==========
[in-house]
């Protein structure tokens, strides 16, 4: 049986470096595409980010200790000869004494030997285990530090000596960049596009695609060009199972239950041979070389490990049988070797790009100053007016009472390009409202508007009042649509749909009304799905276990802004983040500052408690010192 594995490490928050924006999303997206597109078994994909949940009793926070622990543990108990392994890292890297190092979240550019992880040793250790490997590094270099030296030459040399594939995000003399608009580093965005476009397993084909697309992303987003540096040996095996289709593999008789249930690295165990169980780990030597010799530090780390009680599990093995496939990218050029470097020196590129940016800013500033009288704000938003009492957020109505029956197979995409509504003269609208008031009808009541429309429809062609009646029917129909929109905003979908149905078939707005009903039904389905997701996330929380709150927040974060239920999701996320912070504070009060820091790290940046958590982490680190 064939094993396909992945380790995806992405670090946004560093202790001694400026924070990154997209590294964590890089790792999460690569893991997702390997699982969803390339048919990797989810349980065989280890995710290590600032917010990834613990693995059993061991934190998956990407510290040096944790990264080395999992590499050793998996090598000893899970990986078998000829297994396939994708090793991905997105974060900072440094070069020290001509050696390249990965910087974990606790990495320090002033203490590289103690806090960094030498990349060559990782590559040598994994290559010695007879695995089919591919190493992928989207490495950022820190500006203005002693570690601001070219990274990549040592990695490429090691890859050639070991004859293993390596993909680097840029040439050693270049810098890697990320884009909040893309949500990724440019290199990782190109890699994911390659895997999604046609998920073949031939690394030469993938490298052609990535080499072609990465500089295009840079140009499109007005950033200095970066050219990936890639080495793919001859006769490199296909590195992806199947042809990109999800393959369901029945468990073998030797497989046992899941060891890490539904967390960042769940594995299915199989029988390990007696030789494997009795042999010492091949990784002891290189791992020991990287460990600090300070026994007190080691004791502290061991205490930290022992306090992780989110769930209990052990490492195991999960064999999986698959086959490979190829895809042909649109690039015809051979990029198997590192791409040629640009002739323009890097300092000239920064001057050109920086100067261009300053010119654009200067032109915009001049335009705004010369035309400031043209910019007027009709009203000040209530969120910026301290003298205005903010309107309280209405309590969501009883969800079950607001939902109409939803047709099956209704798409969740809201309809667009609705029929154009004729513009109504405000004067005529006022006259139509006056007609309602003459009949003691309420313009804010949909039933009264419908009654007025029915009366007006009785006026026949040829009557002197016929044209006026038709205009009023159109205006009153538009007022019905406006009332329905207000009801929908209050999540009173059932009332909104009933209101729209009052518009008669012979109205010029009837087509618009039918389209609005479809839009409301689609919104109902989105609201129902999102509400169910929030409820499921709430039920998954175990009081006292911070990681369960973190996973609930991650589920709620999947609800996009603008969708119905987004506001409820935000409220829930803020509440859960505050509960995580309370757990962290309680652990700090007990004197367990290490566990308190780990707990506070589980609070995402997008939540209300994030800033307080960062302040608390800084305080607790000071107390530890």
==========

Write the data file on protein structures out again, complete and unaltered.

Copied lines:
[in-house]
């Protein structure tokens, strides 16, 4: 049986470096595409980010200790000869004494030997285990530090000596960049596009695609060009199972239950041979070389490990049988070797790009100053007016009472390009409202508007009042649509749909009304799905276990802004983040500052408690010192 594995490490928050924006999303997206597109078994994909949940009793926070622990543990108990392994890292890297190092979240550019992880040793250790490997590094270099030296030459040399594939995000003399608009580093965005476009397993084909697309992303987003540096040996095996289709593999008789249930690295165990169980780990030597010799530090780390009680599990093995496939990218050029470097020196590129940016800013500033009288704000938003009492957020109505029956197979995409509504003269609208008031009808009541429309429809062609009646029917129909929109905003979908149905078939707005009903039904389905997701996330929380709150927040974060239920999701996320912070504070009060820091790290940046958590982490680190 064939094993396909992945380790995806992405670090946004560093202790001694400026924070990154997209590294964590890089790792999460690569893991997702390997699982969803390339048919990797989810349980065989280890995710290590600032917010990834613990693995059993061991934190998956990407510290040096944790990264080395999992590499050793998996090598000893899970990986078998000829297994396939994708090793991905997105974060900072440094070069020290001509050696390249990965910087974990606790990495320090002033203490590289103690806090960094030498990349060559990782590559040598994994290559010695007879695995089919591919190493992928989207490495950022820190500006203005002693570690601001070219990274990549040592990695490429090691890859050639070991004859293993390596993909680097840029040439050693270049810098890697990320884009909040893309949500990724440019290199990782190109890699994911390659895997999604046609998920073949031939690394030469993938490298052609990535080499072609990465500089295009840079140009499109007005950033200095970066050219990936890639080495793919001859006769490199296909590195992806199947042809990109999800393959369901029945468990073998030797497989046992899941060891890490539904967390960042769940594995299915199989029988390990007696030789494997009795042999010492091949990784002891290189791992020991990287460990600090300070026994007190080691004791502290061991205490930290022992306090992780989110769930209990052990490492195991999960064999999986698959086959490979190829895809042909649109690039015809051979990029198997590192791409040629640009002739323009890097300092000239920064001057050109920086100067261009300053010119654009200067032109915009001049335009705004010369035309400031043209910019007027009709009203000040209530969120910026301290003298205005903010309107309280209405309590969501009883969800079950607001939902109409939803047709099956209704798409969740809201309809667009609705029929154009004729513009109504405000004067005529006022006259139509006056007609309602003459009949003691309420313009804010949909039933009264419908009654007025029915009366007006009785006026026949040829009557002197016929044209006026038709205009009023159109205006009153538009007022019905406006009332329905207000009801929908209050999540009173059932009332909104009933209101729209009052518009008669012979109205010029009837087509618009039918389209609005479809839009409301689609919104109902989105609201129902999102509400169910929030409820499921709430039920998954175990009081006292911070990681369960973190996973609930991650589920709620999947609800996009603008969708119905987004506001409820935000409220829930803020509440859960505050509960995580309370757990962290309680652990700090007990004197367990290490566990308190780990707990506070589980609070995402997008939540209300994030800033307080960062302040608390800084305080607790000071107390530890």